Best Wishes to All on the Winter Solstice

Yesterday was the winter solstice. We went out to the coast to have dinner with my parents.


Time to enjoy warm meals of oxtail soup and beef pot-roast.

Time to work on sewing and crafts during the long, dark evenings. Yes, I do still find a little bit of time for this, even with a crawly baby to look after! I’ve been making some home-made baby rattles, and have plans to mend some old sweaters and maybe sew a new shirt and dress.

Time to make sure warm covers are on the bed for the cold nights ahead. Though the solstice marks the solar midwinter, the climatic “midwinter” usually comes in July. We have a big warm duckdown comforter on our bed. It’s a kingsize, even though our bed is just a double. Owen snuggles between us in the nest, covered with a soft woolen baby blanket. This is a very cosy and happy arrangement, as long as Owen doesn’t wake up at 4am, churning his limbs like a conglomeration of eggbeaters. Fortunately we all sleep well most nights.

Young garlic growing in the winter sun

Time to get out the garden plans and seed catalogues, and make plans for the coming spring. We are keen to try growing a new kind of hot chile, recommended by some friends. They also have a recipe for some delicious hot chile sauce (a fermented one). We can’t wait to try this.

Time to plant garlic. Actually, our garlic has already been in the ground for about three weeks. We were given a very generous supply of seed garlic by some kind friends, so have been able to put in 300 plants. This is a huge increase over the last two years. We feel happy every time we look out the window and see all those spears of green poking out of the garden soil.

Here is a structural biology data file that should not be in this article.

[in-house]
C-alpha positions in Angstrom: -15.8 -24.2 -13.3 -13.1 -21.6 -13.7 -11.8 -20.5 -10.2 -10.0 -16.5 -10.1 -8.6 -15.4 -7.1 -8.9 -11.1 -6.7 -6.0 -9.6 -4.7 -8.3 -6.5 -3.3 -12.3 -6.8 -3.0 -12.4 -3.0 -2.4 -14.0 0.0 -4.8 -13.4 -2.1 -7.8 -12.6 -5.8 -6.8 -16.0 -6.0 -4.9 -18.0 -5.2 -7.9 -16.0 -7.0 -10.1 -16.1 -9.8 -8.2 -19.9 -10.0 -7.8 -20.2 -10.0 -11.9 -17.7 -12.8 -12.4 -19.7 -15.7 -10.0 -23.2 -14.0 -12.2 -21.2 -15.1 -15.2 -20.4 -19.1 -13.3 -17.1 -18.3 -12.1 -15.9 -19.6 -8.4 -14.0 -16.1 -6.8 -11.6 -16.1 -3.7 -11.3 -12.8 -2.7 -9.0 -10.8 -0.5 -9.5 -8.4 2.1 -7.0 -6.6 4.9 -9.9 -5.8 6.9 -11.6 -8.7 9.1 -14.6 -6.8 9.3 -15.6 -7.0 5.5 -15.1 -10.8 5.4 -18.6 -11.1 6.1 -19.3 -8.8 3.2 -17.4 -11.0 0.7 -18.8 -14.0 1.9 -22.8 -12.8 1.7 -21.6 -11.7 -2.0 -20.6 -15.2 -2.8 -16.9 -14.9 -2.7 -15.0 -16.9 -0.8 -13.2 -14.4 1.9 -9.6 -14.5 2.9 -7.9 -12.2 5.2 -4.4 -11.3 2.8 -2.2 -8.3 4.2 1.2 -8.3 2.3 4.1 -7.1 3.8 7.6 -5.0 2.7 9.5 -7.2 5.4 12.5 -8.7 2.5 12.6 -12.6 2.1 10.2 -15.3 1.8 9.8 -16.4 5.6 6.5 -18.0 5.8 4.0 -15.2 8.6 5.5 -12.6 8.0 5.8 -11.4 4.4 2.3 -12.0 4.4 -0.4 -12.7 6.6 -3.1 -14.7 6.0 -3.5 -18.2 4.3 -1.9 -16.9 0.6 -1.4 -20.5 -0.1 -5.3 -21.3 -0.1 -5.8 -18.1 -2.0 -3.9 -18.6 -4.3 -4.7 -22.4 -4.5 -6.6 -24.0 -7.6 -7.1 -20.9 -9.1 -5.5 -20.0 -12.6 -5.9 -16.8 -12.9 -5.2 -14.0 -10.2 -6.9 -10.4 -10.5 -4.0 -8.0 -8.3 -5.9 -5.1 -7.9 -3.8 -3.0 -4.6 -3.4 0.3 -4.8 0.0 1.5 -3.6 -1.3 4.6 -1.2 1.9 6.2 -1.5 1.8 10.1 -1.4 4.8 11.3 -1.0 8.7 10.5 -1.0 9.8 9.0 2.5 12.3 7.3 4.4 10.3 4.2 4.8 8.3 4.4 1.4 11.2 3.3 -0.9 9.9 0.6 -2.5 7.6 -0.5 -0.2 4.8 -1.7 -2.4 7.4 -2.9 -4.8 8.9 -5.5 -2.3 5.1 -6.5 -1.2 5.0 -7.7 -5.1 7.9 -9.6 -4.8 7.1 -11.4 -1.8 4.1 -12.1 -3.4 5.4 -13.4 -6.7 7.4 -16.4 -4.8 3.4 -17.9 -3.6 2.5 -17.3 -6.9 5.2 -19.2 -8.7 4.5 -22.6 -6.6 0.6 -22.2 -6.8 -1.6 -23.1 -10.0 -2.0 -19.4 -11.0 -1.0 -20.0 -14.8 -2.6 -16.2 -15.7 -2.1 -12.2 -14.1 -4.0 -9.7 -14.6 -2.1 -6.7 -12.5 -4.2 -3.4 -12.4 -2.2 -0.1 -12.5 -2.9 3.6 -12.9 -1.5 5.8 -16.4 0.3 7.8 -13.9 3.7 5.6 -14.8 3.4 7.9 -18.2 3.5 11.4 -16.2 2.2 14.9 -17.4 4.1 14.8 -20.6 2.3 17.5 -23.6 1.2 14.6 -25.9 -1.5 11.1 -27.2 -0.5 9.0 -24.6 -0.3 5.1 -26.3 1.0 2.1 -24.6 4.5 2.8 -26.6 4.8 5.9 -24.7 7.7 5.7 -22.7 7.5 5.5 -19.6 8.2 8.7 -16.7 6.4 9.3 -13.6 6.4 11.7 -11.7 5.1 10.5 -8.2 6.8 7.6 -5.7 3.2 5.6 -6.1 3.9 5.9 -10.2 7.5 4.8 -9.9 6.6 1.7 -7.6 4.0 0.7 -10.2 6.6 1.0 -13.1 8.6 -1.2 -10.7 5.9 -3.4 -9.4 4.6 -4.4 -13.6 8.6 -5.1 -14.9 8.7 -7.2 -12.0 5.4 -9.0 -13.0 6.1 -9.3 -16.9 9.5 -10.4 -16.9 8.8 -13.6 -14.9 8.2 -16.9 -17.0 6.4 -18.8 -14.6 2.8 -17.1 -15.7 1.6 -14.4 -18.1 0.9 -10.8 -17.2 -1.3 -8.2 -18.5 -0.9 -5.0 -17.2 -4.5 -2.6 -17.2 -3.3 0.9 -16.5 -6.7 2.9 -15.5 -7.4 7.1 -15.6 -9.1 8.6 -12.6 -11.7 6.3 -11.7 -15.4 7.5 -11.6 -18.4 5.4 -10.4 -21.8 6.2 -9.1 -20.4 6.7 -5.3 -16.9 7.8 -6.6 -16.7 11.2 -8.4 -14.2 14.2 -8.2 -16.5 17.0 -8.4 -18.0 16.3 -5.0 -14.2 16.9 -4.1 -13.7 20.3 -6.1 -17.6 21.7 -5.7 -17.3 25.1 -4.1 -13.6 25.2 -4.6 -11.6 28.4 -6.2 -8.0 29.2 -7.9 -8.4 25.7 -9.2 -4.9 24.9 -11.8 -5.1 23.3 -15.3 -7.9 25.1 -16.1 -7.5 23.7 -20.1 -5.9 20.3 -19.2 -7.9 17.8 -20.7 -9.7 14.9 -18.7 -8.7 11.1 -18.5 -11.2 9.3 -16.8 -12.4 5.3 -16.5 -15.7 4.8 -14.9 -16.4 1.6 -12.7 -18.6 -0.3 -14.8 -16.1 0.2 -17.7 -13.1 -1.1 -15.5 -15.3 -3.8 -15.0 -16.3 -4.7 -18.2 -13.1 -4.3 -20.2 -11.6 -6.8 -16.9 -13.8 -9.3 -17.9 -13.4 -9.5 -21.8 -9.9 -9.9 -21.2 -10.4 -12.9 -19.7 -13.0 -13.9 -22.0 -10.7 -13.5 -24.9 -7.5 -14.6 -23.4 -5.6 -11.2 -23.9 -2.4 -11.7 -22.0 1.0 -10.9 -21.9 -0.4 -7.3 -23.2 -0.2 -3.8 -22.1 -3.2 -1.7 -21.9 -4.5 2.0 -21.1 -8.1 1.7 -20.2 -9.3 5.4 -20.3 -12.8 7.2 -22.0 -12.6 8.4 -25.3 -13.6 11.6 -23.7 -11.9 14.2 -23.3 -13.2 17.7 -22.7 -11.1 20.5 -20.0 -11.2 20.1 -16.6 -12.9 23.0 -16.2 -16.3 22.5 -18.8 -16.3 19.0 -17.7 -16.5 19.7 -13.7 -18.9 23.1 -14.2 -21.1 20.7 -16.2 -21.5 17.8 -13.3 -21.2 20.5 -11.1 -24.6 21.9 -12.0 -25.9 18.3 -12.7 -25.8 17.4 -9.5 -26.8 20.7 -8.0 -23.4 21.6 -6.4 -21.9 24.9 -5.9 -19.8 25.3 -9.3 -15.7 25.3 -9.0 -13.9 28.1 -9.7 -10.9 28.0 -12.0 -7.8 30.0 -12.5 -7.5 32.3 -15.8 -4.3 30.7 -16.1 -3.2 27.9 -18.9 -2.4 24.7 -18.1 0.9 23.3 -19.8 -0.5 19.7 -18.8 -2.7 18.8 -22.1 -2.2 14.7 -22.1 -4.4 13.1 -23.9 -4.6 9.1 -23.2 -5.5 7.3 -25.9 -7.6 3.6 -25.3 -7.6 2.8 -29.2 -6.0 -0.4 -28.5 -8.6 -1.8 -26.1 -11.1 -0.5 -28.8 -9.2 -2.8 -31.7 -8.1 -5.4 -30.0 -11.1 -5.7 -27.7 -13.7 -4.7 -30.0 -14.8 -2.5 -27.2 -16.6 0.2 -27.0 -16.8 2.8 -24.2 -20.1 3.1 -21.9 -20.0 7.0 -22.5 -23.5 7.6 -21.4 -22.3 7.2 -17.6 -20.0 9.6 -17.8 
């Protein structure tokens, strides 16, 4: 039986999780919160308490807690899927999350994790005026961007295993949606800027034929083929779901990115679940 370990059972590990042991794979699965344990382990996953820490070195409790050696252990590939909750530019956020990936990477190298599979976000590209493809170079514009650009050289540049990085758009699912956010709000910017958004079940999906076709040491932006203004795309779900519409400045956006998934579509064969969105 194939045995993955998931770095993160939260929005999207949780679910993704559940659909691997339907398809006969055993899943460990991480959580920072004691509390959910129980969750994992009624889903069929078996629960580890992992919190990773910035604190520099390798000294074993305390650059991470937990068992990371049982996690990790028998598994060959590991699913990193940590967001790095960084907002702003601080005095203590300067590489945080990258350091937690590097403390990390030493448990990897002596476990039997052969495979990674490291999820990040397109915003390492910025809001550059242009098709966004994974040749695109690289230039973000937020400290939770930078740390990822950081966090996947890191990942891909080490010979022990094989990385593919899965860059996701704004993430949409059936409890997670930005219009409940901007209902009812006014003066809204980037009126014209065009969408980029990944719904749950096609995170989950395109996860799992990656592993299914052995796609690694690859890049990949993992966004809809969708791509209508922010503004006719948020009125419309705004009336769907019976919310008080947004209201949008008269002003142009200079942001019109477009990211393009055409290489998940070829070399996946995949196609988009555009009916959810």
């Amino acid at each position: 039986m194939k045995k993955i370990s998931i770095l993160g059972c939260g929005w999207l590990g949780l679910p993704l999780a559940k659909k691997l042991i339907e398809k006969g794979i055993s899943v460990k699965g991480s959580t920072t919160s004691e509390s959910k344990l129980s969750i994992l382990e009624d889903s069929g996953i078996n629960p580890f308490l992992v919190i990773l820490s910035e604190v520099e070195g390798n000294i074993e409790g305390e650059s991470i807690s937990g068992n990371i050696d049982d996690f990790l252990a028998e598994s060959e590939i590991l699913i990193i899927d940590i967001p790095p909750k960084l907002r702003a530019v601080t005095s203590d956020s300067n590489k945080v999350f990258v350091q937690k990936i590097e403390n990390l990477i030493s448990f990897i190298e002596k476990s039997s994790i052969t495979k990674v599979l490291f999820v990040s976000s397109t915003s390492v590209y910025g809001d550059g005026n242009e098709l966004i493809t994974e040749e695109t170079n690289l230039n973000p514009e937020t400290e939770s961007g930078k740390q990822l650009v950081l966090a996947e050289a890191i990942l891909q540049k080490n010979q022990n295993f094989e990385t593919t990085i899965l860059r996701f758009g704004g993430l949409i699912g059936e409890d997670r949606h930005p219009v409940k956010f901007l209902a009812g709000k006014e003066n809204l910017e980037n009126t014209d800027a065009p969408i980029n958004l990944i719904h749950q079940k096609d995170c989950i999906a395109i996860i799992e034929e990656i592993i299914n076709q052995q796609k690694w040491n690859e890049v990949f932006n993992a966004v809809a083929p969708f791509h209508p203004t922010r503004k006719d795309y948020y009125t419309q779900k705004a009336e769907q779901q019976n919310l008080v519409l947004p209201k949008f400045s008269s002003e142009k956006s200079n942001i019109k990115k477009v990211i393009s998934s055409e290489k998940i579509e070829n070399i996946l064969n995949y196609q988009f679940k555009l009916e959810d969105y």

Best wishes to all on the winter solstice!

5 Responses to “Best Wishes to All on the Winter Solstice”

  1. Eileen says:

    Here in eastern U.S. it is the Summer Solstice – Best Wishes to you for your winter. I have really enjoyed reading your stories about Herman. That all people who eat meat (I do) would be stewards as you of the animals they raise for food.
    A few weeks ago I ate my first piece of 100 percent grass fed beef. I spent a lot of money on a very small piece. I didn’t even need salt or pepper on it.
    Aargh. I told myself once not to read Farmlet when hungry.
    I did it again! Thank you for your wonderful stories.

  2. Rebecca says:

    Hi Eileen,
    I think I may have said this before, but we really wish you lived close enough to pop over for dinner. We’d love to share some of our grass-fed beef with you!

  3. Eileen says:

    Be careful what you wish for. Ha Ha.
    I might pop over for dinner sometime in the next five years. Seriously, I have wanted to travel to New Zealand for at least 20 years now. Also Hawaii.
    I’ll give you lots of advance notice re my impending visit. By then, I am sure you will have lots of fresh beef. Hopefully more lamb. Yummmmm. And Owen, what a special guy, will be walking and talking. Most likely be a youngster wise beyond his years. I hope the day comes when all of this is true.

  4. Rebecca says:

    @ Eileen,
    That sounds like a fun visit. Keep us posted about your plans!

  5. Rebecca KS says:

    Happy solstice to you (belatedly)!